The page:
A grand vision helps point the direction, but two fundamental needs are just as critical: a set of best standards and practices for public media journalists, and a common language for the journalism we produce. With a shared set of standards and practices — such as how we verify sources and check facts, or our rules for granting anonymity to sources — we set the highest bar for our journalism systemwide.
Moreover, a common language is needed so when we begin to start down this path of intrastate or cross-country collaborations, our interactions aren’t slowed down and complicated by a lack of shared terminology. A standardized stylebook could be documented at a national level, much like AP Style is a standard for copy editing. It would contain a glossary of terms; a set of acceptable audio and video file types, photo formats and sizes; standardized licensing agreements and story lengths; and guidelines for editorial approaches on credits and branding of multimarket content sharing.
3. Who shares?
To have a fully functional web of journalism collaborations, we need a coordinated neural network — a kind of editorial clearinghouse — to unite our efforts.
What could that accomplish? A coordinated public media network could tackle more complicated issues with a broader lens. Take, for example, The Wall, an award-winning multiplatform series produced by USA Today Network in collaboration with the Arizona Republic and other Gannett-owned media in the Southwest. It took two months to plan and refine story ideas and six months of reporting on Trump’s controversial border wall. The team included a lead project manager, 30 journalists in the field and more than 130 people coordinating video and data journalism across the border area. In the end, dozens of print reports, podcasts, virtual reality maps and video stories were produced on one central and critical topic.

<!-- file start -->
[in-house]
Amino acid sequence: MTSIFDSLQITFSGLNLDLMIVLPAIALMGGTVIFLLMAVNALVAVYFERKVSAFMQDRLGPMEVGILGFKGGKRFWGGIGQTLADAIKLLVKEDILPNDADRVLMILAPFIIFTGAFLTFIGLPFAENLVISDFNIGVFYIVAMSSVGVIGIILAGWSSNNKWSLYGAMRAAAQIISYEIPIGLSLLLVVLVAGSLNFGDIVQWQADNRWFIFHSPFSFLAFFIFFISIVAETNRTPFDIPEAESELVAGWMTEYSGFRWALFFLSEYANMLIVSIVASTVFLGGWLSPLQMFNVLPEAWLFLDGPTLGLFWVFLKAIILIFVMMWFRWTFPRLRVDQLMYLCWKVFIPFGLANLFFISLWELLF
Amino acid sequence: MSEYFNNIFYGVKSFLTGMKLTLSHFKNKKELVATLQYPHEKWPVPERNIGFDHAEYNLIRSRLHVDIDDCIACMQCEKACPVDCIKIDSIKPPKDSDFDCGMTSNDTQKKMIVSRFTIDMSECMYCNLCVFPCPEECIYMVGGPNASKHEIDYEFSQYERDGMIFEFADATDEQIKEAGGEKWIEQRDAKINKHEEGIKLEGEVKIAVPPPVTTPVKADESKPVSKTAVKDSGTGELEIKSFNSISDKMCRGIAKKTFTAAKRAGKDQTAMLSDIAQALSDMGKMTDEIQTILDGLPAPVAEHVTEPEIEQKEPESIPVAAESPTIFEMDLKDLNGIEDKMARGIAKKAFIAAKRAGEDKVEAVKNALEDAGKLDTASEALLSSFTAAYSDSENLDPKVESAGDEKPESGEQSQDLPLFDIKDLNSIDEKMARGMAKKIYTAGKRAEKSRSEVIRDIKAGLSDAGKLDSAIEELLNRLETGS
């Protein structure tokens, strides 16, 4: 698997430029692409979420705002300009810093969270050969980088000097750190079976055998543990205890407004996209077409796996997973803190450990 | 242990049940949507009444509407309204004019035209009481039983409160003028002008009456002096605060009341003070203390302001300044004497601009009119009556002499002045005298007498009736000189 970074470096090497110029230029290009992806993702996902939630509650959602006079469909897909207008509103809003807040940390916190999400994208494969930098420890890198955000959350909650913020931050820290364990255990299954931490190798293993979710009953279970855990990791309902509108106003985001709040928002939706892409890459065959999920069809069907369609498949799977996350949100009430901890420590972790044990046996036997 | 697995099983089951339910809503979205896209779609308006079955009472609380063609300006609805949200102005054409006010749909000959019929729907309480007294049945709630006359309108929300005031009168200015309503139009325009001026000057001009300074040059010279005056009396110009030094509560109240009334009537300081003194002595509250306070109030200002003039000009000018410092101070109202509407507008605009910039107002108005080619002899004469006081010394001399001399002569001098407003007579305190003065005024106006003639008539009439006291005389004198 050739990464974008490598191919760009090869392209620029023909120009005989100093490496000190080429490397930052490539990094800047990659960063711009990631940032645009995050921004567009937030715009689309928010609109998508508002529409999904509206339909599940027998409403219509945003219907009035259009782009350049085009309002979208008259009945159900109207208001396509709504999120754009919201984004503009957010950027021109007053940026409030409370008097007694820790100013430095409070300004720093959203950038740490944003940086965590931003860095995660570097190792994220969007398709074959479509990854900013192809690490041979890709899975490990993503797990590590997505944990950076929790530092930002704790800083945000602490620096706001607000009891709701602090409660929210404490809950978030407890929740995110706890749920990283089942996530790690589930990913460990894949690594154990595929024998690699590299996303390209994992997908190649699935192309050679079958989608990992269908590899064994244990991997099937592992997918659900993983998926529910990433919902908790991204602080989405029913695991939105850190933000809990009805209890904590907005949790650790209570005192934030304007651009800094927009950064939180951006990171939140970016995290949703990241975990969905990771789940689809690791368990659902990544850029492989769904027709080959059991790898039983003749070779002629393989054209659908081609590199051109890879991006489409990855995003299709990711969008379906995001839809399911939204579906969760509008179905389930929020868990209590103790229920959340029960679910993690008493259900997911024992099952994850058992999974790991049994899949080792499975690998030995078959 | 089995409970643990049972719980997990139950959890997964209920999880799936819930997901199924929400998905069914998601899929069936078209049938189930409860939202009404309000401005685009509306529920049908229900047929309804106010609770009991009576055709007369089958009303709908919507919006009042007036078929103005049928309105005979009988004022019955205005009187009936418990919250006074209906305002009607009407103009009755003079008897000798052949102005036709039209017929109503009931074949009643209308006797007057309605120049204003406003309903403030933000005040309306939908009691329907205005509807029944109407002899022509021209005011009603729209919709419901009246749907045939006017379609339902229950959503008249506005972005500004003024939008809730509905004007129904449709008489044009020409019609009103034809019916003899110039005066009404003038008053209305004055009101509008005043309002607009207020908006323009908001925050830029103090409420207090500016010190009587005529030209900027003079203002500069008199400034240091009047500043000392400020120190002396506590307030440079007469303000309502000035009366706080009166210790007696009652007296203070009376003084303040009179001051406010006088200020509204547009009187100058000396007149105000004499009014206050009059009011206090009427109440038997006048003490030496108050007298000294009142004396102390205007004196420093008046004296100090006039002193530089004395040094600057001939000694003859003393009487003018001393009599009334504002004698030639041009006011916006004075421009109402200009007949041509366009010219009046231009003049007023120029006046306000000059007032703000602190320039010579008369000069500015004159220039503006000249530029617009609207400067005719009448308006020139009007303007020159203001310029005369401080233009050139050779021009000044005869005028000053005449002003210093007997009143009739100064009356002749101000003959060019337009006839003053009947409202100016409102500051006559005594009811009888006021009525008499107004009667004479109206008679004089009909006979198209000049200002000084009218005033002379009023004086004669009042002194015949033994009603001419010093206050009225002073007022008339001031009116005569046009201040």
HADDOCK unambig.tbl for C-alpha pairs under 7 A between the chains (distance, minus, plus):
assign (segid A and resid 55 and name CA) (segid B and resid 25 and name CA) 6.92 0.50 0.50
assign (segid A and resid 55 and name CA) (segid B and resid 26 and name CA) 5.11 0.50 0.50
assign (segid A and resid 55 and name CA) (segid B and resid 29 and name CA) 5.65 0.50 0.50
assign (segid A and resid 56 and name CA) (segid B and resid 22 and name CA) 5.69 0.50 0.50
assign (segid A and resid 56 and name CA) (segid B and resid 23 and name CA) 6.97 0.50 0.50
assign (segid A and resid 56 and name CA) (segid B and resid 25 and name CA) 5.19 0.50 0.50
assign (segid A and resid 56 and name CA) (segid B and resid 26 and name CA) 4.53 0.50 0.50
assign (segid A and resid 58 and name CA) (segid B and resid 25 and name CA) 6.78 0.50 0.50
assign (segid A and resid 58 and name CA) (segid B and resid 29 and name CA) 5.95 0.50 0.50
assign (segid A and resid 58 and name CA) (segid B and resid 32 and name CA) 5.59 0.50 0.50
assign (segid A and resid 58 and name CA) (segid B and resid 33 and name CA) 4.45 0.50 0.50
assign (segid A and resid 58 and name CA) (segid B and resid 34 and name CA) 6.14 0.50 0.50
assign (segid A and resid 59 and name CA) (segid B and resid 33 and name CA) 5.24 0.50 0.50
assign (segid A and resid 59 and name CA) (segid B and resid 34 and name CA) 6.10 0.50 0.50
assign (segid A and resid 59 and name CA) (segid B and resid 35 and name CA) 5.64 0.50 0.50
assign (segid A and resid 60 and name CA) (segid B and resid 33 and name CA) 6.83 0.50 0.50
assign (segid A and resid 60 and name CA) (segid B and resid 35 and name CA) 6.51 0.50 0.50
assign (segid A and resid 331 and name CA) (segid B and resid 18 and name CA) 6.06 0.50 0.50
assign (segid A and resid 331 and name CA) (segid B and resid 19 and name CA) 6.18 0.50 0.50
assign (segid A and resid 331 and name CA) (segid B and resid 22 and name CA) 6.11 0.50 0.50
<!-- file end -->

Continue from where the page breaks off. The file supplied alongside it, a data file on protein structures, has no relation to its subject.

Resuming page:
While, arguably, NPR could take the lead in coordinating this kind of coverage, we are proposing that a new separate entity should be formed to create, maintain and sustain interconnections between local, regional and national news-producing entities. It wouldn’t just feed local stories to national organizations like NPR and the PBS NewsHour; it would also connect local stations and regional collaboratives that are producing stories on the same topics.
This coordinating editorial clearinghouse would bring all the strands together. It would work for vertical partnerships — that is, feeding local stories to national — and in horizontal collaborations — moving content across the system. This would be the foundation of a real public media news network.
Why is this not happening now? Because all of us have day jobs running our newsrooms and building new collaborations. With a full-time collaboration clearinghouse, the system will have an honest broker that provides support and connections between all levels of broadcast production — local, regional, national.
We need to be able to track collaborations and build on best practices and lessons learned to ensure that knowledge, sources and stories are shared, and relevant content is distributed across various platforms. This central leadership bridges the gap between collaborative initiatives launched by different entities by sharing best practices in collaboration and agreed-upon editorial standards and reporting practices. It leverages the collaborative whole to demonstrate the collective power of public media.
4. How do you share?
To reinforce our collaborative network, we also need a shared national system to build awareness and facilitate access to new content. Our collective platforms should be interoperable to promote content exchange, with predetermined content production standards (e.g., common lengths for headlines, subheads and captions) so exchange of content can take place more easily. This is not news for the content producers in public media, who plead with us to build systems that talk with one another so we can remove the tedium of rote production work.